Monday of the Thirty-First Week in Ordinary Time
The merrymaking with the poor people
Then he said to the host who invited him, “When you hold a lunch or a dinner, do not invite your friends or your brothers or your relatives or your wealthy neighbors, in case they may invite you back and you have repayment. Rather, when you hold a banquet, invite the poor, the crippled, the lame, the blind; blessed indeed will you be because of their inability to repay you. For you will be repaid at the resurrection of the righteous.” Lk 14,12-14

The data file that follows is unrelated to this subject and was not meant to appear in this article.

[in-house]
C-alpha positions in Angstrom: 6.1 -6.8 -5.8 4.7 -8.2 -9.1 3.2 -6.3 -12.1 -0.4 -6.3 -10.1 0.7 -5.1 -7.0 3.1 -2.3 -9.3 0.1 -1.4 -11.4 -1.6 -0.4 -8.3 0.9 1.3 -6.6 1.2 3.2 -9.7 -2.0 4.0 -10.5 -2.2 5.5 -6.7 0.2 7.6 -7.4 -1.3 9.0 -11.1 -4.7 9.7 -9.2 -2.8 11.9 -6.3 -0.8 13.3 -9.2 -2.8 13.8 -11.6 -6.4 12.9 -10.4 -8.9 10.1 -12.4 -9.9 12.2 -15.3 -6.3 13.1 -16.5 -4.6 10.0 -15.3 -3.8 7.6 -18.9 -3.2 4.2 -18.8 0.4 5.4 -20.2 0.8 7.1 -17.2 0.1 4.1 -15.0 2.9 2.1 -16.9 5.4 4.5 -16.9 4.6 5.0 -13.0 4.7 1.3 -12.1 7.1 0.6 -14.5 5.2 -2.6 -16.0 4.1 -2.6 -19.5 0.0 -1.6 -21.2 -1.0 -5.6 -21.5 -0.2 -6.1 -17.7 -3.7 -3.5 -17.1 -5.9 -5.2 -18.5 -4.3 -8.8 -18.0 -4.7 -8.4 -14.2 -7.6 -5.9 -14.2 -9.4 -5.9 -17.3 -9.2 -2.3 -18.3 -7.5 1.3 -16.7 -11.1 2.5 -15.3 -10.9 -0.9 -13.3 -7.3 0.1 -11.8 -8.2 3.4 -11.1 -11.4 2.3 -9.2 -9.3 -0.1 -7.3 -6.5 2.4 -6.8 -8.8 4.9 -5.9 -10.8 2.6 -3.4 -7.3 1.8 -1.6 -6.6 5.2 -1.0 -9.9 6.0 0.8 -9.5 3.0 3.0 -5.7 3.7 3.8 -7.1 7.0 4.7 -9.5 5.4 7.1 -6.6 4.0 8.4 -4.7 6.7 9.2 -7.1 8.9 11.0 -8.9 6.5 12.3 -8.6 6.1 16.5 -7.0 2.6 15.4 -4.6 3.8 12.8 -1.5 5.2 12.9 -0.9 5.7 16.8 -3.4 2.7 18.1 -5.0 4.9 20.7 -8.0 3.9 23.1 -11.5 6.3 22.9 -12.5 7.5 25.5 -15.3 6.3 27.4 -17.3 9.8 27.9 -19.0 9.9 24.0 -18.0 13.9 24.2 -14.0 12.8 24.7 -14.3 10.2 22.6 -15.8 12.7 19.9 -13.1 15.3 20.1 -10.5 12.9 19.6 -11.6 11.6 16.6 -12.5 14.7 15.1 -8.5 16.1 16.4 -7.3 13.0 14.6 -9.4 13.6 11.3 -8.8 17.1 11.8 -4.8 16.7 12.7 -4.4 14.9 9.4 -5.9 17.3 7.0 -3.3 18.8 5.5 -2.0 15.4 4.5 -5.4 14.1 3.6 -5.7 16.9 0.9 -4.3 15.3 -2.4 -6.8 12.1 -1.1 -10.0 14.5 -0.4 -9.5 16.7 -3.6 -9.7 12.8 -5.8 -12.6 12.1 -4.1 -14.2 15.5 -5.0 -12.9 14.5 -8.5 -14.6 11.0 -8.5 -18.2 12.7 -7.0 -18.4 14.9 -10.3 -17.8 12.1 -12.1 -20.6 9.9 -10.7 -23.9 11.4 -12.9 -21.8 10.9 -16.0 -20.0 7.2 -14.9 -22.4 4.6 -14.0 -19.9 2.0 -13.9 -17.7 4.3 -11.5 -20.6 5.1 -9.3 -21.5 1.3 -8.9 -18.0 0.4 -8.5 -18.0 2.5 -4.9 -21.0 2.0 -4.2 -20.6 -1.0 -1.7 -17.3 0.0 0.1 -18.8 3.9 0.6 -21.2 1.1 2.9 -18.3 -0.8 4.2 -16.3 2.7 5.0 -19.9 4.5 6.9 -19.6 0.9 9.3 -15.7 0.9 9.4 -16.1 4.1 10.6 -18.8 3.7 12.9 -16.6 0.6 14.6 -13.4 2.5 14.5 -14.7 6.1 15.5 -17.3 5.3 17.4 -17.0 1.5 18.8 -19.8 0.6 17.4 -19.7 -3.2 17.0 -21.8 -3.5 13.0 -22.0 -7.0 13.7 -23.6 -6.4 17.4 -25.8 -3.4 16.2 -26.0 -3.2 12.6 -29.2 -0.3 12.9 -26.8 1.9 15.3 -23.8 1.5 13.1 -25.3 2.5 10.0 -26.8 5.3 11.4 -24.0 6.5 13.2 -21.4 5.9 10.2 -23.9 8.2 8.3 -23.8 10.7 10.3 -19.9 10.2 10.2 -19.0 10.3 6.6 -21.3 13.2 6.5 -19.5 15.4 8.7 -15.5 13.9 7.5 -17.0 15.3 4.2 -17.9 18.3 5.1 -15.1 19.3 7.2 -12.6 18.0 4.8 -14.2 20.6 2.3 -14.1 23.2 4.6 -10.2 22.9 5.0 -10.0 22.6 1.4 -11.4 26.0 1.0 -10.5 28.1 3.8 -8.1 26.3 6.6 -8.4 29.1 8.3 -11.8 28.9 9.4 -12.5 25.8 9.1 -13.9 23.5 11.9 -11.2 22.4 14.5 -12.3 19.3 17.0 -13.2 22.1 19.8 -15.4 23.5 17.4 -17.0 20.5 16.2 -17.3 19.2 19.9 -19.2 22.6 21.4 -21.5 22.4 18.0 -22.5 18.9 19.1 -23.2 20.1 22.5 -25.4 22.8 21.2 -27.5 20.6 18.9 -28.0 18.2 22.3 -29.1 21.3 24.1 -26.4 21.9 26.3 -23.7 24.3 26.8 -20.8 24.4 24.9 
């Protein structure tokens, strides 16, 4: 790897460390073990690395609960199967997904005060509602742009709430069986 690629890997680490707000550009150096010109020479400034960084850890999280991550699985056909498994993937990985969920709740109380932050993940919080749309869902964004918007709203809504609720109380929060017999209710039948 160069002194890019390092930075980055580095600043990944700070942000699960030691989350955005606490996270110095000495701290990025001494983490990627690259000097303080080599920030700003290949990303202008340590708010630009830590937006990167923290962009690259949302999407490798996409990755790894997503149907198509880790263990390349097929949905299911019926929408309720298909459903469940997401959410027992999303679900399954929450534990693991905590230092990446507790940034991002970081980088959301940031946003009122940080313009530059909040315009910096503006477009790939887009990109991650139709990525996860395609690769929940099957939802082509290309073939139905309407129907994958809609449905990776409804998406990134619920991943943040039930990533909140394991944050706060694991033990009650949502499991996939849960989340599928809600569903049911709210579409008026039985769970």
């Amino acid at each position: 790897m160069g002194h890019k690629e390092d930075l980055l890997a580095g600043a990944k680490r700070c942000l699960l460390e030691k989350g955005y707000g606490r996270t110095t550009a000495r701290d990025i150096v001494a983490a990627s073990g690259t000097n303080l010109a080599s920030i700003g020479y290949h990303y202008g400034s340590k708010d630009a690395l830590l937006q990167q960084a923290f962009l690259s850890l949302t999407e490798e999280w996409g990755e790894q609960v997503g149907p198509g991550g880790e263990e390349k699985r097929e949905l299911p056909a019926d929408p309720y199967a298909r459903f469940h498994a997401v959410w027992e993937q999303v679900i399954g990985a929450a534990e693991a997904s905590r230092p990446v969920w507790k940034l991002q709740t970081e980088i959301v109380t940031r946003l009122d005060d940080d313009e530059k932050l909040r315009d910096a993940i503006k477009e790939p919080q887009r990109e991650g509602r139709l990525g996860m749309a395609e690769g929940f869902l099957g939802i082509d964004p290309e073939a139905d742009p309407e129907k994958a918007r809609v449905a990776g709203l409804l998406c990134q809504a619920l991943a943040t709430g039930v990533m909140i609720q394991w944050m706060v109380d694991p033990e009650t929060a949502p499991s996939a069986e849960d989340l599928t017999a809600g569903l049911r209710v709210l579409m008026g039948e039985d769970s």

Jesus announced today a relatively unknown bliss, that one of the selflessness: “When you hold a banquet, invite the poor, the crippled, the lame, the blind; blessed indeed will you be because of their inability to repay you”. I think that in the world there is nothing more precious than a poor man who thanks you with a smile because he has nothing more to give. However, when we speak of the poor, we think of every man, because everyone has his own poverty. But the gospel teaches that Jesus lives in the humans. Combining these two truths, we can say that the Lord lives in our poverty. The person who, in the life, has the grace to meet the Lord in the man, is as if he would go to pray at the temple: it is the announcement which also Paul gives us: “for the temple of God, which you are, is holy” (1 Cor 3,17). We know that there are men with whom it is difficult to recognize it with the naked eye, it is needed the microscope of the faith, but there are two kinds of people in which God is recognizable immediately: they are the saints and the poors. We have been lucky because we have met both. Indeed, it seems to me that the saints have been the ones to help us to meet him in the poors. To mention only those who are now in the paradise, let’s think about father Cipriano Ricotti, father Tomaso Beck, father Francesco Caniato, father Arturo Quario, father Robert Corretti and others who have taught us much more than to meet the Lord in the poors: we have been taught to meet every man in his poverty. We can invite to dinner a rich man, a well-established and famous person, it is enough just to invite him in his poverty. We ask to the Lord that, in some cases, he grants us the grace to be able to announce, if not by the words, at least by the facts: “I am happy to meet you, because you are poor like me and the Lord is with you”. We can invite anyone to dinner with this spirit, because the poverty lives in everyone. And if we do it, we will receive not only our reward “at the resurrection of the righteous” but even before, in the joy and the peace of the heart.